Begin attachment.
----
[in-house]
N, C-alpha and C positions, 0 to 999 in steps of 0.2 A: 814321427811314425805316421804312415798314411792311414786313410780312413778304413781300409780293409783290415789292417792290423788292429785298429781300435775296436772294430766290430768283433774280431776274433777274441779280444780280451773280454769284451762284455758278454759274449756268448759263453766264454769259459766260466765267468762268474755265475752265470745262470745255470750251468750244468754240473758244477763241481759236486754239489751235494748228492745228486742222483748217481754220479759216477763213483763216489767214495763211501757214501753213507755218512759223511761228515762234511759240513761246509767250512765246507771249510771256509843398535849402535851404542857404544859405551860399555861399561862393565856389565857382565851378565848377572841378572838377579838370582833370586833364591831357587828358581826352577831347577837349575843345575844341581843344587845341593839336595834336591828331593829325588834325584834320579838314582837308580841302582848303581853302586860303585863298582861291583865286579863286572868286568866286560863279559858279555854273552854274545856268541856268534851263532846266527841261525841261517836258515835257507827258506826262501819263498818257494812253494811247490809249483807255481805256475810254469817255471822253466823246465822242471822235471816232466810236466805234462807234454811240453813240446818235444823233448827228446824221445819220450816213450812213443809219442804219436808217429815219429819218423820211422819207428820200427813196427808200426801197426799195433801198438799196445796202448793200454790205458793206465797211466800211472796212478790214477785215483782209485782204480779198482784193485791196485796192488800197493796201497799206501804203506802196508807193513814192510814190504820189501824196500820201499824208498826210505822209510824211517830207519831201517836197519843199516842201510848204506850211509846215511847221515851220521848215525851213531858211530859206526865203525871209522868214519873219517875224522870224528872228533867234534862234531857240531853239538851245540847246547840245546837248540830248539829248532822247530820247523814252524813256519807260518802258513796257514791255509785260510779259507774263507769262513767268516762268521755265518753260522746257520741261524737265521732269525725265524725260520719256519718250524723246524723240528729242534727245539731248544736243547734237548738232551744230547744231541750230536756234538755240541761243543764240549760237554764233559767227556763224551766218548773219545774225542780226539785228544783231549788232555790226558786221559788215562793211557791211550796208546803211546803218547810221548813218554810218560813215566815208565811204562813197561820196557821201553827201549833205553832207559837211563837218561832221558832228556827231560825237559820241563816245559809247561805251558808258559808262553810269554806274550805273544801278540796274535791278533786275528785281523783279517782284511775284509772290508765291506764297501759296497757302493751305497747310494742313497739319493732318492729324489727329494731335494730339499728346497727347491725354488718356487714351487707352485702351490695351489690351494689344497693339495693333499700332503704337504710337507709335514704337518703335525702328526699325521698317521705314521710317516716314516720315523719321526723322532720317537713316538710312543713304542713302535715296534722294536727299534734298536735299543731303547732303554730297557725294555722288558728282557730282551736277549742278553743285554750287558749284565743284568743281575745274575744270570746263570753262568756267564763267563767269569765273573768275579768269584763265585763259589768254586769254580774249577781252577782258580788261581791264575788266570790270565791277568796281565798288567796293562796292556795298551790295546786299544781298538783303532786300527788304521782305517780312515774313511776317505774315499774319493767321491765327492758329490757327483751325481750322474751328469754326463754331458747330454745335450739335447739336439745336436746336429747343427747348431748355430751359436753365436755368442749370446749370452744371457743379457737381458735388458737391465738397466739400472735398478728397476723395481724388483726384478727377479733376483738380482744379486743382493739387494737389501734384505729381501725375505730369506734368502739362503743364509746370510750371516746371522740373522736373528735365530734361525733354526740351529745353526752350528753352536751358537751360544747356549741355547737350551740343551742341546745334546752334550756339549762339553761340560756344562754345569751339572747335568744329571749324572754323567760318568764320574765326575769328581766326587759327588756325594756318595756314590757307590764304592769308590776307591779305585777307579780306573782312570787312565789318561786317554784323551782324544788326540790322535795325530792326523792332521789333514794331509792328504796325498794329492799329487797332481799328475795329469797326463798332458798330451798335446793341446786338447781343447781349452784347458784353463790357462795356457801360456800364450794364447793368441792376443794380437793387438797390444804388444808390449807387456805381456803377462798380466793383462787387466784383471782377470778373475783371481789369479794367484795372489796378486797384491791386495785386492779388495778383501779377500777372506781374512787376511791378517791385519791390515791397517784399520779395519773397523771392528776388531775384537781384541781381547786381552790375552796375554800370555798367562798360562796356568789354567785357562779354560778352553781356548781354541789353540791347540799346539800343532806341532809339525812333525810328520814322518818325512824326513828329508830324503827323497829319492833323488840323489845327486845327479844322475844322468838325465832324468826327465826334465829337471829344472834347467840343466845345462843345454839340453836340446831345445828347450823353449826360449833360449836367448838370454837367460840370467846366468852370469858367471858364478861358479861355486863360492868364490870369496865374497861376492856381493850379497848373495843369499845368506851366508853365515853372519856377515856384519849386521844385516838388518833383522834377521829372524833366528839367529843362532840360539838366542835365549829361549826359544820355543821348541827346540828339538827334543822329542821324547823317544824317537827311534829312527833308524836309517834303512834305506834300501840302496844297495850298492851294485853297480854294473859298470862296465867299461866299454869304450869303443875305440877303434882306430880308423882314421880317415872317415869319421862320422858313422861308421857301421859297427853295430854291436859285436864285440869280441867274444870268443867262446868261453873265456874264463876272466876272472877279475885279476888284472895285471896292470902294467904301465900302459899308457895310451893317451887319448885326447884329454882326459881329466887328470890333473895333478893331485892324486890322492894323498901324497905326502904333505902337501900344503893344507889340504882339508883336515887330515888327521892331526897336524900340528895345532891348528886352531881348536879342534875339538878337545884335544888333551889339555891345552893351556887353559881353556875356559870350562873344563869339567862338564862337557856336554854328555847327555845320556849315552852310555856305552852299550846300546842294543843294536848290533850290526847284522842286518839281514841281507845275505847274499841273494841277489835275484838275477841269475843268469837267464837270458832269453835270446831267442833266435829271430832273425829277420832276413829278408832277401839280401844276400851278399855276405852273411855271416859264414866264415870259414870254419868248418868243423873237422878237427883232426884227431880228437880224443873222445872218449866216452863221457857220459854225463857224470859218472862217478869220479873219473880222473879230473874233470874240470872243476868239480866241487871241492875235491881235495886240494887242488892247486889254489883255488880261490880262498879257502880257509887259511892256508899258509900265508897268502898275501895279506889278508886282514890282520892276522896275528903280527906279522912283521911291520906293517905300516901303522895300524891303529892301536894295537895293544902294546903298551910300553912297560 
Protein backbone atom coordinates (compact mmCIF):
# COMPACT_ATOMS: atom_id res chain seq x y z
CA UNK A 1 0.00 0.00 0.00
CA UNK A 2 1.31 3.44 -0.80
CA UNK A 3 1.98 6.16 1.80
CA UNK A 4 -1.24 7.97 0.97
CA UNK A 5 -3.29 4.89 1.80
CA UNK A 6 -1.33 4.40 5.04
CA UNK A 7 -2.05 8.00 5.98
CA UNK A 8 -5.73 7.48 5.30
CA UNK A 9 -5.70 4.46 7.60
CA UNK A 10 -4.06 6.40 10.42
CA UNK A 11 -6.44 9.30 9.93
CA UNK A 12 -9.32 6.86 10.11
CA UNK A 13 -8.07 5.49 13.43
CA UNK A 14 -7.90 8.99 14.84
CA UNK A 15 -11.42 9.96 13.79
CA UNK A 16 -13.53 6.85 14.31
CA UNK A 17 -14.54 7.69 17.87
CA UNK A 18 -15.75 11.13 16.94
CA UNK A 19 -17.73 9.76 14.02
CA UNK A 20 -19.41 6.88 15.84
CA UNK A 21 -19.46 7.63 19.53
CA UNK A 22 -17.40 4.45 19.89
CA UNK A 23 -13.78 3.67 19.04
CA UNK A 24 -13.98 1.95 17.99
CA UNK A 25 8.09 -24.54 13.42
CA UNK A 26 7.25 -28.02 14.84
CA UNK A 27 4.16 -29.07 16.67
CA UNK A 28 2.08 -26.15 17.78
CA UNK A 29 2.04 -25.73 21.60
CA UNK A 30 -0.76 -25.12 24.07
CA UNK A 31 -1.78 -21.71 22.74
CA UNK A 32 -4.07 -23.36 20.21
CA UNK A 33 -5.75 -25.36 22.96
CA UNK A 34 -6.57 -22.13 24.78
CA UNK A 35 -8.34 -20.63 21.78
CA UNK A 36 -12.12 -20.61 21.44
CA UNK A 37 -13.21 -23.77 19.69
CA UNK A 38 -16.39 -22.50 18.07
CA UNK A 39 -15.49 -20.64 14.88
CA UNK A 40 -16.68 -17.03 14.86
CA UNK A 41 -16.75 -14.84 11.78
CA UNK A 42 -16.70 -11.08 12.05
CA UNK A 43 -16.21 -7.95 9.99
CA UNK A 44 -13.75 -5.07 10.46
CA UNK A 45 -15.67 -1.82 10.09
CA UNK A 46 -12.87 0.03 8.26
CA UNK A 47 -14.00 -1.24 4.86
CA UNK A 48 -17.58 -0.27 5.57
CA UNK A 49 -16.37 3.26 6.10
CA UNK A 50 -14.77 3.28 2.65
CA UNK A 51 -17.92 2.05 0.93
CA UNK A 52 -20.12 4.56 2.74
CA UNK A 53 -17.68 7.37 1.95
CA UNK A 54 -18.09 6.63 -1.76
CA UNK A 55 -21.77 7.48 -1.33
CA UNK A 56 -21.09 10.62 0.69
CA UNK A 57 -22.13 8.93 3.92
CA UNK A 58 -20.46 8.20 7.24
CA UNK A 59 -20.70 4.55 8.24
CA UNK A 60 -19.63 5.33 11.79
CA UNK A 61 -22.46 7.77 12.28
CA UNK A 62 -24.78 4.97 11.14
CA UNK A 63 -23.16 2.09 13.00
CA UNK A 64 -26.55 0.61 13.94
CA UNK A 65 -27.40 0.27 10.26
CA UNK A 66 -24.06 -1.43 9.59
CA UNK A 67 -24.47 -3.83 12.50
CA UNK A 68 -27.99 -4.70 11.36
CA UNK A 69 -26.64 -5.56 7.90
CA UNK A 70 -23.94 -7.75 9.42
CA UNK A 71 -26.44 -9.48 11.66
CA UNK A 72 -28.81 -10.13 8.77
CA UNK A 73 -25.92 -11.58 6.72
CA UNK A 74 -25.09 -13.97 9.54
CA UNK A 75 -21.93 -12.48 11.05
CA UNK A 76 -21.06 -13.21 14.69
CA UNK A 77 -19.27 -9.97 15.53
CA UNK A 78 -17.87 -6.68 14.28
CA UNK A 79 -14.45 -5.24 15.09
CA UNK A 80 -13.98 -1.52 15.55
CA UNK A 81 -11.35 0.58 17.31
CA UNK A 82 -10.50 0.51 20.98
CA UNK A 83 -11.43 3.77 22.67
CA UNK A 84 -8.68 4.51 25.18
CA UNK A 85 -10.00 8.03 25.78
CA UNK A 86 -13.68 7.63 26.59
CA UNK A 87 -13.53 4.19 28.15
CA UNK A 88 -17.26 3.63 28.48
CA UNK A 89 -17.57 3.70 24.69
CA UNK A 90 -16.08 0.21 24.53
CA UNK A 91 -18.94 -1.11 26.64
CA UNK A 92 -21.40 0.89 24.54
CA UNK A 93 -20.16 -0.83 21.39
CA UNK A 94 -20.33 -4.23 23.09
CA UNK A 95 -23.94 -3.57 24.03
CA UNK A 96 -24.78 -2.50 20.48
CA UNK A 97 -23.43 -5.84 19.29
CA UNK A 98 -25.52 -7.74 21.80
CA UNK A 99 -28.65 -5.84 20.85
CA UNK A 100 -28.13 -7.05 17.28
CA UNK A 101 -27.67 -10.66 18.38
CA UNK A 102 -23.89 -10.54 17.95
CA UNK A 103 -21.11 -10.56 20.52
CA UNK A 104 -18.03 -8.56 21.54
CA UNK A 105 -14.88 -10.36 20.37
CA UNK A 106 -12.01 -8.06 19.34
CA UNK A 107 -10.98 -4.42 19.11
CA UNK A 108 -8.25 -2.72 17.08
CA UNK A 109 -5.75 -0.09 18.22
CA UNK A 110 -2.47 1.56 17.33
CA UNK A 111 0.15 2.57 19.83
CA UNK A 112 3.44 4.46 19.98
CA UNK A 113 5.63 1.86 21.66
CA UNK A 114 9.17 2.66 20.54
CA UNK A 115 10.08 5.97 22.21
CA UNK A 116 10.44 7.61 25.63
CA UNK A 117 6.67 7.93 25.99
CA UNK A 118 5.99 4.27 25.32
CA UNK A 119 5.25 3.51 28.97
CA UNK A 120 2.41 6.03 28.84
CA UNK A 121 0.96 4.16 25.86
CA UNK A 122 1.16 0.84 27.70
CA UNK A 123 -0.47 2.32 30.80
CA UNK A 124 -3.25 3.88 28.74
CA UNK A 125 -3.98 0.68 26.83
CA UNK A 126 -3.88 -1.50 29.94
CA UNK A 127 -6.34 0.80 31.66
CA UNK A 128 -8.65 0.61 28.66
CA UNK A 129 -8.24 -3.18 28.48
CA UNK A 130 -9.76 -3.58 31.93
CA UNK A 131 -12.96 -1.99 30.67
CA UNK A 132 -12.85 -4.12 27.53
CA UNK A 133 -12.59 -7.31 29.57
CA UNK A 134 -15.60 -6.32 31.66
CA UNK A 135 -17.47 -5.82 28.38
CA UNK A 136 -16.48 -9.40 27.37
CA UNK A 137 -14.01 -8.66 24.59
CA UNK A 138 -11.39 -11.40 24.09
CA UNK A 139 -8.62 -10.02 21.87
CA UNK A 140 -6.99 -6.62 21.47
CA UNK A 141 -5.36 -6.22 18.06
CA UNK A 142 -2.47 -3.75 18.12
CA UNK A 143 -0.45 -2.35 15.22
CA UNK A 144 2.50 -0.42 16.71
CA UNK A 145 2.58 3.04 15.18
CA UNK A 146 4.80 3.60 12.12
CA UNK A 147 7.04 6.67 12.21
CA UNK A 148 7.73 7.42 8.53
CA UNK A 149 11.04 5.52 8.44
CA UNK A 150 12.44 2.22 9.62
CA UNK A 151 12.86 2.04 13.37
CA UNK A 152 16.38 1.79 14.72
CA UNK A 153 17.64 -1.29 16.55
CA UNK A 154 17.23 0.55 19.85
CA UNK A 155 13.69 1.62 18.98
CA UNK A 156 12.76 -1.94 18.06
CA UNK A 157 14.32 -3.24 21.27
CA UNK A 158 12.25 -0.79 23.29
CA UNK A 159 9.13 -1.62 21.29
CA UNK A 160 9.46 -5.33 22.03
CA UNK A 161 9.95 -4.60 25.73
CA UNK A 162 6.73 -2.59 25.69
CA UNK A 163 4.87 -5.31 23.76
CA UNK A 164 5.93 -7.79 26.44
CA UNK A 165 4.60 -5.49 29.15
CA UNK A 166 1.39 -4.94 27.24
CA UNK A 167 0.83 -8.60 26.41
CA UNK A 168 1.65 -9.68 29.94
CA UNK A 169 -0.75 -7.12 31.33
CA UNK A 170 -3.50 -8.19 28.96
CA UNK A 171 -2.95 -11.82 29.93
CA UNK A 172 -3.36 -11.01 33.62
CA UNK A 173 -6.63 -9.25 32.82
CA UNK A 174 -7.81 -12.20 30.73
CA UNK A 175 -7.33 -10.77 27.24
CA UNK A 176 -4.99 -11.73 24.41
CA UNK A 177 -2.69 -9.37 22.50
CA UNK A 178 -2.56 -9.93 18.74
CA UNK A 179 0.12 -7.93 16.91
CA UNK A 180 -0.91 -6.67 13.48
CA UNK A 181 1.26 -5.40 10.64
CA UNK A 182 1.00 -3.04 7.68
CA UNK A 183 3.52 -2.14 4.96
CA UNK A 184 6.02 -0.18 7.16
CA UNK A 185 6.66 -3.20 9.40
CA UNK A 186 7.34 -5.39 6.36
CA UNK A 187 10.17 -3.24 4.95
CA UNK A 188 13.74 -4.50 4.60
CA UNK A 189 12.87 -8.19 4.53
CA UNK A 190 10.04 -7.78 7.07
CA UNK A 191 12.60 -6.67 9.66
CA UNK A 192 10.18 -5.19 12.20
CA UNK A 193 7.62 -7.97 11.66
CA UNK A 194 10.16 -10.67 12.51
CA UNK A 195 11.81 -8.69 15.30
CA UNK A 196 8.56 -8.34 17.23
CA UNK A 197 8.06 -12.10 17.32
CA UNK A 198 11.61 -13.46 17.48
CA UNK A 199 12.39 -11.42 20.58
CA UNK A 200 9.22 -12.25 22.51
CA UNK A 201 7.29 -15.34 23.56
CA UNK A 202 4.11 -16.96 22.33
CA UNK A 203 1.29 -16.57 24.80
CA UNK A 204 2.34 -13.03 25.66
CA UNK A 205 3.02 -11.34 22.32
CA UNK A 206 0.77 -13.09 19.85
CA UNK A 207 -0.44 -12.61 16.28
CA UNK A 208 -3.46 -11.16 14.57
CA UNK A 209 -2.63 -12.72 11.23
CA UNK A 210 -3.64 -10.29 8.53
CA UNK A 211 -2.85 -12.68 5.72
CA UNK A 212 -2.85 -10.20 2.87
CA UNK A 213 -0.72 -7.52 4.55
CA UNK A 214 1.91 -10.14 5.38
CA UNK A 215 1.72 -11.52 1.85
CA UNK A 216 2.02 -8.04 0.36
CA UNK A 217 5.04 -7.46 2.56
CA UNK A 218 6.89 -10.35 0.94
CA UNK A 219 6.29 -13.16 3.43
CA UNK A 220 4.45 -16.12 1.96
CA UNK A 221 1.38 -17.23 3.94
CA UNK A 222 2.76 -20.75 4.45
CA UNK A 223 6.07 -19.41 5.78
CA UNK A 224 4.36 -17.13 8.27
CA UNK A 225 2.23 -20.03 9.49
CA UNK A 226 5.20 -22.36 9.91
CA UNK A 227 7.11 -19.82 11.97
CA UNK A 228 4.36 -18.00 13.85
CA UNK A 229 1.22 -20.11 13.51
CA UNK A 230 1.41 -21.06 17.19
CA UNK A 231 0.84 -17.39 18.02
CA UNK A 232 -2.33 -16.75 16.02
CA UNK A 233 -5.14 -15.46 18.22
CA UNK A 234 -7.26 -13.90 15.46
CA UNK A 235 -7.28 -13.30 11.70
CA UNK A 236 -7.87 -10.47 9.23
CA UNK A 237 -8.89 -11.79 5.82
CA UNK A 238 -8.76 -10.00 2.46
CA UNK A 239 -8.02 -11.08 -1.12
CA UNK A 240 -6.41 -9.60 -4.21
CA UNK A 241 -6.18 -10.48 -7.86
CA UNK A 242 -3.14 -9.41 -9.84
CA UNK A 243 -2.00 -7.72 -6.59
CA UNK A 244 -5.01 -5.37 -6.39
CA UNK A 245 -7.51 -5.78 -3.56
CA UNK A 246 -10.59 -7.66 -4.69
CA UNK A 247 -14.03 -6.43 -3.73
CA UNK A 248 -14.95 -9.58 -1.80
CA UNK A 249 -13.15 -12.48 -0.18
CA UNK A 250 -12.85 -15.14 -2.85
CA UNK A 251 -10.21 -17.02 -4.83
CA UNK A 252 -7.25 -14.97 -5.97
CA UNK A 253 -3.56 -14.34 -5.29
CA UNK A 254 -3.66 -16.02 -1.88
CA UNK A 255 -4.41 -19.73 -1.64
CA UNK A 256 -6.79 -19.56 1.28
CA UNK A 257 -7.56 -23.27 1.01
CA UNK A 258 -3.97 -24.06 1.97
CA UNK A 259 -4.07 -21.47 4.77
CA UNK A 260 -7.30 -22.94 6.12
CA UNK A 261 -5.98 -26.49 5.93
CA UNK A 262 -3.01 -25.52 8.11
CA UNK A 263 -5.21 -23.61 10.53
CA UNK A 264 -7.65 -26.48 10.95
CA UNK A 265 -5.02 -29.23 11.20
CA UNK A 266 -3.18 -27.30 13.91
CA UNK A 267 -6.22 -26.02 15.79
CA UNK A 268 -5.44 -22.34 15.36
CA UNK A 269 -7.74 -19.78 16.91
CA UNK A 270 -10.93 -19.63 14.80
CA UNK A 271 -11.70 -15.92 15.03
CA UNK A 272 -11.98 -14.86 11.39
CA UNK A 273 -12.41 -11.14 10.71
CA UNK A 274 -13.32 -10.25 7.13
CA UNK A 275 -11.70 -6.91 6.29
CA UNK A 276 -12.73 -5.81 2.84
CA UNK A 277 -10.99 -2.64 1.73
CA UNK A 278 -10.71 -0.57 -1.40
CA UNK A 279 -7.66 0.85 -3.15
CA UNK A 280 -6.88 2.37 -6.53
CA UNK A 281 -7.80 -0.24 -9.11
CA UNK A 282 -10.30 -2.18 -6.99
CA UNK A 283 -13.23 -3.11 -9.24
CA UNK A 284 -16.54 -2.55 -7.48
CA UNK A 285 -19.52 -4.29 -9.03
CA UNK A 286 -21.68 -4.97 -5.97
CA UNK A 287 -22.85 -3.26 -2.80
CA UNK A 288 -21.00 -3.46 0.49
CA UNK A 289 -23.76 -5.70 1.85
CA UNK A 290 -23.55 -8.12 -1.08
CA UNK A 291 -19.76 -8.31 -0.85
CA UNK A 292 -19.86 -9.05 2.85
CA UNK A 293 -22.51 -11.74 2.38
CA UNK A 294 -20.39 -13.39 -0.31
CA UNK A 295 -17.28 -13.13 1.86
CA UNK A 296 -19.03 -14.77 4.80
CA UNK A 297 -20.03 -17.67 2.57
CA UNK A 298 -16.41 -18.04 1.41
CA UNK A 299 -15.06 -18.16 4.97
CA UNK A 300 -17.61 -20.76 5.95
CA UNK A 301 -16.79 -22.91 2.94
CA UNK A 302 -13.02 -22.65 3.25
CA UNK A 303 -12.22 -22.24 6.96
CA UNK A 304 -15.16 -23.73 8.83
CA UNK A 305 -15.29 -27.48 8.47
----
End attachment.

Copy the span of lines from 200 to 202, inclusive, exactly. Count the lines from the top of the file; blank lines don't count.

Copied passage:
CA UNK A 196 8.56 -8.34 17.23
CA UNK A 197 8.06 -12.10 17.32
CA UNK A 198 11.61 -13.46 17.48